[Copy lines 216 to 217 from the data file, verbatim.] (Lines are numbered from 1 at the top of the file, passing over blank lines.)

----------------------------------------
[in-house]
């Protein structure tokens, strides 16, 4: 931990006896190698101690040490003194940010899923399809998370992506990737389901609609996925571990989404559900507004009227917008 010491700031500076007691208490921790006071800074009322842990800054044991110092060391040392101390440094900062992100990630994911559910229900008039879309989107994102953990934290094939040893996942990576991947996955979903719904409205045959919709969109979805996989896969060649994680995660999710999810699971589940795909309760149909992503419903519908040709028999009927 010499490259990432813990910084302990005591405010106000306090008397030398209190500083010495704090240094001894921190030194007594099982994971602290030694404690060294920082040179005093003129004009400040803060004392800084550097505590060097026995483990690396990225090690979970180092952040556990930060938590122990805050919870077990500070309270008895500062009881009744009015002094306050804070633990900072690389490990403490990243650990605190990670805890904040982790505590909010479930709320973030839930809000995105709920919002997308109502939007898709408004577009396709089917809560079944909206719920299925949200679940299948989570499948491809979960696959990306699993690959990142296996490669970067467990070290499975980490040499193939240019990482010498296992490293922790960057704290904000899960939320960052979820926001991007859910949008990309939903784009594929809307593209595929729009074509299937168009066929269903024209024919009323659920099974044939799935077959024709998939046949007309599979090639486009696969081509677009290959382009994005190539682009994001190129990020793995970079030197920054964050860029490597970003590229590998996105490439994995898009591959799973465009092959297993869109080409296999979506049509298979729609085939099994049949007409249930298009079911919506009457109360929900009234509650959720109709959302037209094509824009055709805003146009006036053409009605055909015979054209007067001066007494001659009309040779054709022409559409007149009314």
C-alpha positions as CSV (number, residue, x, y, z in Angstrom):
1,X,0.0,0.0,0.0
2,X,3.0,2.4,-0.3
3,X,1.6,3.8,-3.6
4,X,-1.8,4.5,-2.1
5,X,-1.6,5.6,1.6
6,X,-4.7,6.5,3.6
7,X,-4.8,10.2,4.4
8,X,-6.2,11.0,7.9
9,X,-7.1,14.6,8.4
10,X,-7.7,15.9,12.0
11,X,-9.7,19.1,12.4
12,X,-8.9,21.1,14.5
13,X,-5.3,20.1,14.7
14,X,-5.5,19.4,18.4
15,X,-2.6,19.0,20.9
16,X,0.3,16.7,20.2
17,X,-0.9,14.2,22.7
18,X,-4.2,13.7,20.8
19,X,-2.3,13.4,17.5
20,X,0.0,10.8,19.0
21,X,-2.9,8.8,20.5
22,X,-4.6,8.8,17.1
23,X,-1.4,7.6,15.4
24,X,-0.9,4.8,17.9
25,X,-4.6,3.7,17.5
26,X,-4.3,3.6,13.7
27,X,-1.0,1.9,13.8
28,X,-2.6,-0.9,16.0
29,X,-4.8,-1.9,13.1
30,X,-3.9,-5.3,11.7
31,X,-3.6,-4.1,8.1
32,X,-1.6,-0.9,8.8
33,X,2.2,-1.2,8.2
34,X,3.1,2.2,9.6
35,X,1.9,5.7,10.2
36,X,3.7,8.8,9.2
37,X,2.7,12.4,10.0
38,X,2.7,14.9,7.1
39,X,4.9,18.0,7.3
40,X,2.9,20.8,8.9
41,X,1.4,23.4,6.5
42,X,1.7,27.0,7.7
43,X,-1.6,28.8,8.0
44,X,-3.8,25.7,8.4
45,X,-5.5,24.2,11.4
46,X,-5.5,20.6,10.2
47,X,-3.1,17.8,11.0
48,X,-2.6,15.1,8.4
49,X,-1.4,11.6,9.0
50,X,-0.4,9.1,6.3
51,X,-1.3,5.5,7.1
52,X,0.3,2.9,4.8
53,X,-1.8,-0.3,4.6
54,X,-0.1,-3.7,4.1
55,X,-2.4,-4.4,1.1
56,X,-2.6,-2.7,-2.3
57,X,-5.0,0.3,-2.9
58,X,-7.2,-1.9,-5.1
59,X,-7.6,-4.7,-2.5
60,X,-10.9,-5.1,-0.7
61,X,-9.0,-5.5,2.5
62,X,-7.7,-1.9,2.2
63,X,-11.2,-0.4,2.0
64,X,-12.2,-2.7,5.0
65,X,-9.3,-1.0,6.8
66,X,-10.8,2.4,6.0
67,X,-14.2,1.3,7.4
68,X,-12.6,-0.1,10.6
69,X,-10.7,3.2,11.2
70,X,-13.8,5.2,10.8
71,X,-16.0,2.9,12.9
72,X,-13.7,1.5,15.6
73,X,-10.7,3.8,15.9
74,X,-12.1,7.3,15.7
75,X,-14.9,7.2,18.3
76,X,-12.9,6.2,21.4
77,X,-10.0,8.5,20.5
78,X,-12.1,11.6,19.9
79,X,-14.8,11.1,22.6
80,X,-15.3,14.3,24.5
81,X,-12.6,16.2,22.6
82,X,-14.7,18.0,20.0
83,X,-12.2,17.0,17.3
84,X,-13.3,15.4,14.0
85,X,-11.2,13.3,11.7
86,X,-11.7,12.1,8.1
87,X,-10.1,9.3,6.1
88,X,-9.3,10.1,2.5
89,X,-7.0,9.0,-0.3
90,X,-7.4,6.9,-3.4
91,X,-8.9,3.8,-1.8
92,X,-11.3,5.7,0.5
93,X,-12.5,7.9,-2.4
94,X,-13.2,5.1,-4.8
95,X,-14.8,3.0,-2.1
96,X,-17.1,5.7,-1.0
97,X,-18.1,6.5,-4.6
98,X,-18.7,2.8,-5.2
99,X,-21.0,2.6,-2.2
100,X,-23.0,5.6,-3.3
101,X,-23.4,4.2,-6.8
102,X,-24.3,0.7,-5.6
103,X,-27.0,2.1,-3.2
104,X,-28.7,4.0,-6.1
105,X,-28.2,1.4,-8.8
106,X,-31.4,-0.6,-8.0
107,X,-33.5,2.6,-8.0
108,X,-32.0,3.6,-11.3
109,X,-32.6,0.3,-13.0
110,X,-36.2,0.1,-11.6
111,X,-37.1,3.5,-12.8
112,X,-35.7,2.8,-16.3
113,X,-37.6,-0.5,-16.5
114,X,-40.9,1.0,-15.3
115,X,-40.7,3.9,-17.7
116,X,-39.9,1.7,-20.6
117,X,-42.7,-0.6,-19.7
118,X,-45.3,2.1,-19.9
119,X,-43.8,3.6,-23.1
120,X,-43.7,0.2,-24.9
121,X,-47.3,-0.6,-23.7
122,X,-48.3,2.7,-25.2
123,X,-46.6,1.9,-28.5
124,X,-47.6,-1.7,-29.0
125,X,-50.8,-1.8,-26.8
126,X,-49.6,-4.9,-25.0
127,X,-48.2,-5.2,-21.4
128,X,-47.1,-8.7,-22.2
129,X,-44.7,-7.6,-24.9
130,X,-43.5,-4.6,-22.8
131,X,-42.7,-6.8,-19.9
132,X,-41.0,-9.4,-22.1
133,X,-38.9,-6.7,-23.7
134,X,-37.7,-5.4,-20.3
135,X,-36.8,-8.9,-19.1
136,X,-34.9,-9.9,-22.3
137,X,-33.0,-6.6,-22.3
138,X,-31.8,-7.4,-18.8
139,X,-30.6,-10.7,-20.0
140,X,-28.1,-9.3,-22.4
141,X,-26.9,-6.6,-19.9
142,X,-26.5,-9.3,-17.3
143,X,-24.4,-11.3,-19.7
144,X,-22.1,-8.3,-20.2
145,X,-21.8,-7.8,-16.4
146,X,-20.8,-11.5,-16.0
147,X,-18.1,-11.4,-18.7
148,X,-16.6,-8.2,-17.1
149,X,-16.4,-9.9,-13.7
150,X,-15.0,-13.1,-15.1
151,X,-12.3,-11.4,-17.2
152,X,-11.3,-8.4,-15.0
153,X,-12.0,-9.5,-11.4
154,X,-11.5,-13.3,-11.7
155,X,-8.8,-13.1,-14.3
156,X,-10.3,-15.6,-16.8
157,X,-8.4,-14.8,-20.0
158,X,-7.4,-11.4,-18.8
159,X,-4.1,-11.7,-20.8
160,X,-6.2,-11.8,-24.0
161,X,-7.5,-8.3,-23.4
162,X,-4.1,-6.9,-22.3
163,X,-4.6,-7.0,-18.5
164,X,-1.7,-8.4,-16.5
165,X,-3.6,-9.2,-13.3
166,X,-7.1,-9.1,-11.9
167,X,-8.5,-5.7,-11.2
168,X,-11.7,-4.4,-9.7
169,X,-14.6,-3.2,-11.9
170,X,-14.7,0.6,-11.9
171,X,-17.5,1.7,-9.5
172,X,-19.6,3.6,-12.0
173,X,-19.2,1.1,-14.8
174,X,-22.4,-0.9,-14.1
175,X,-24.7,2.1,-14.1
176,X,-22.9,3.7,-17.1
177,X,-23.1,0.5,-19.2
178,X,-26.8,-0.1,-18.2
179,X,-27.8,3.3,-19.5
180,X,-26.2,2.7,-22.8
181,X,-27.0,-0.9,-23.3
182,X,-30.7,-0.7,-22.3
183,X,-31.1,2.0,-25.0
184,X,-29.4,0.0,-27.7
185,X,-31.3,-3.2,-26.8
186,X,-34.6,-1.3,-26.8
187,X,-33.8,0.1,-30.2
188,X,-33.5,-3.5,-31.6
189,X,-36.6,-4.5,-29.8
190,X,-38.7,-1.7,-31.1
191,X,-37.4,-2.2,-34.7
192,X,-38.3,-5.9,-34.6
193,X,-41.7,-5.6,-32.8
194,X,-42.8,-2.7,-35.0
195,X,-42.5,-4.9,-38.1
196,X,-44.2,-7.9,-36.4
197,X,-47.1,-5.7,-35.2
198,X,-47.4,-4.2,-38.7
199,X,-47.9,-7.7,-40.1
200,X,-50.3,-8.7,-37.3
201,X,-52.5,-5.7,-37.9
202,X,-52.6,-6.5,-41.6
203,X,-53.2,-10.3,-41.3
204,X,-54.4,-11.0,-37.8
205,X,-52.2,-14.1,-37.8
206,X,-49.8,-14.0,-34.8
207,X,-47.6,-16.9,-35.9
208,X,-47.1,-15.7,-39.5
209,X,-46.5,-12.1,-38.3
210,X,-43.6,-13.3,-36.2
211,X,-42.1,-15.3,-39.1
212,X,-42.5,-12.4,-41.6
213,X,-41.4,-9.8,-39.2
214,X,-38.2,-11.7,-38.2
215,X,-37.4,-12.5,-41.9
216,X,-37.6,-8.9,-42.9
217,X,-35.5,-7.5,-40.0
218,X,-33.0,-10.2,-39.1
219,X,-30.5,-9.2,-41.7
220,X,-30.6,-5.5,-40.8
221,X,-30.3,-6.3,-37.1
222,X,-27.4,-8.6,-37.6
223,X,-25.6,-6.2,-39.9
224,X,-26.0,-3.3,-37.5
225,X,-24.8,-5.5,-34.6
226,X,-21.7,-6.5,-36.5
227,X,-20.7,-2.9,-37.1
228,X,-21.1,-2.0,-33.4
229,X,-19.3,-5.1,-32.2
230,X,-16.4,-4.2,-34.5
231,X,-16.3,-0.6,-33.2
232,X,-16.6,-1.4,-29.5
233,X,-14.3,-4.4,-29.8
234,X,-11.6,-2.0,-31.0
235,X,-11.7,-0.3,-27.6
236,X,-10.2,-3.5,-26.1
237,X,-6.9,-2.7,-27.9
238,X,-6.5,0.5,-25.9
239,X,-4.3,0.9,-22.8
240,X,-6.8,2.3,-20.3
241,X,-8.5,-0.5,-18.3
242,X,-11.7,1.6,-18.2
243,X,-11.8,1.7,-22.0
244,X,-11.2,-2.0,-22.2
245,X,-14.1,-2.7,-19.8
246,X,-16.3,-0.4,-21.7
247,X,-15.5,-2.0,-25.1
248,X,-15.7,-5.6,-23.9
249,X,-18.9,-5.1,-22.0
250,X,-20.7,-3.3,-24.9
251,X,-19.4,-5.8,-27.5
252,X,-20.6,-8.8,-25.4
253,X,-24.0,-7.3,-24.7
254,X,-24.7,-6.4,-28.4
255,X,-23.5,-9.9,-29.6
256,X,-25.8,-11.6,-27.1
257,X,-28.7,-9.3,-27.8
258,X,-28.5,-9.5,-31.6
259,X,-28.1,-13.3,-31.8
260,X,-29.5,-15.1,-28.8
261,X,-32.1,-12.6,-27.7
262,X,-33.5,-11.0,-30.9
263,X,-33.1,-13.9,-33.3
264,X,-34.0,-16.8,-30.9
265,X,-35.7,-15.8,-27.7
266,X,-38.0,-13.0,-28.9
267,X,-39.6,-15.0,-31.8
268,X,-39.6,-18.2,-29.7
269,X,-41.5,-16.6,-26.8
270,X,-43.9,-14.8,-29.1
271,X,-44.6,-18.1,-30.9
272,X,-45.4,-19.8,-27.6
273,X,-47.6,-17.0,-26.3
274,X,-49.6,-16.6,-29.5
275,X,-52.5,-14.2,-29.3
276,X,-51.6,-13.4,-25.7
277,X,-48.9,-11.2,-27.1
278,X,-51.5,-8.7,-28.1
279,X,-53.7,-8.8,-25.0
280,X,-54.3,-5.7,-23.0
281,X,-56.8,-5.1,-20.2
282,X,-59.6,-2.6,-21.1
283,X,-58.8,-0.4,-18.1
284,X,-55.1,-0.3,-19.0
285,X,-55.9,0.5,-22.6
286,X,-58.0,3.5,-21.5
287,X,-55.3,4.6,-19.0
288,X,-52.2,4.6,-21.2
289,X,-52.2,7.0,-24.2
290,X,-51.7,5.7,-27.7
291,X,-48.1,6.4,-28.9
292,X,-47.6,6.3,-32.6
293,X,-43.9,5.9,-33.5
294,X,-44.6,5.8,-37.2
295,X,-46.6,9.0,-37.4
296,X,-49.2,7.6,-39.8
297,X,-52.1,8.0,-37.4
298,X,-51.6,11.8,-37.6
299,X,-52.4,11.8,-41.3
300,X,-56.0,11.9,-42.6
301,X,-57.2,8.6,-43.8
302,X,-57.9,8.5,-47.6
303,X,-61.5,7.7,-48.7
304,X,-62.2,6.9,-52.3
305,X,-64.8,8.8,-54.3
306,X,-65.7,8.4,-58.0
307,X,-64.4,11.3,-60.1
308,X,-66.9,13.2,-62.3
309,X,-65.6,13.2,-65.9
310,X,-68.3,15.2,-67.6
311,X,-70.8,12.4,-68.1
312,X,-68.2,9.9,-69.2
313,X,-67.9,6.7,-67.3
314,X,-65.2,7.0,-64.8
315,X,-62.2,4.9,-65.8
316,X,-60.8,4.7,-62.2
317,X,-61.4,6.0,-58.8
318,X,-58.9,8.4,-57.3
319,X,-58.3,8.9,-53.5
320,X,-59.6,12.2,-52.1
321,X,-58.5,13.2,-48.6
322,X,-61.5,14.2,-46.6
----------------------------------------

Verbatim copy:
213,X,-41.4,-9.8,-39.2
214,X,-38.2,-11.7,-38.2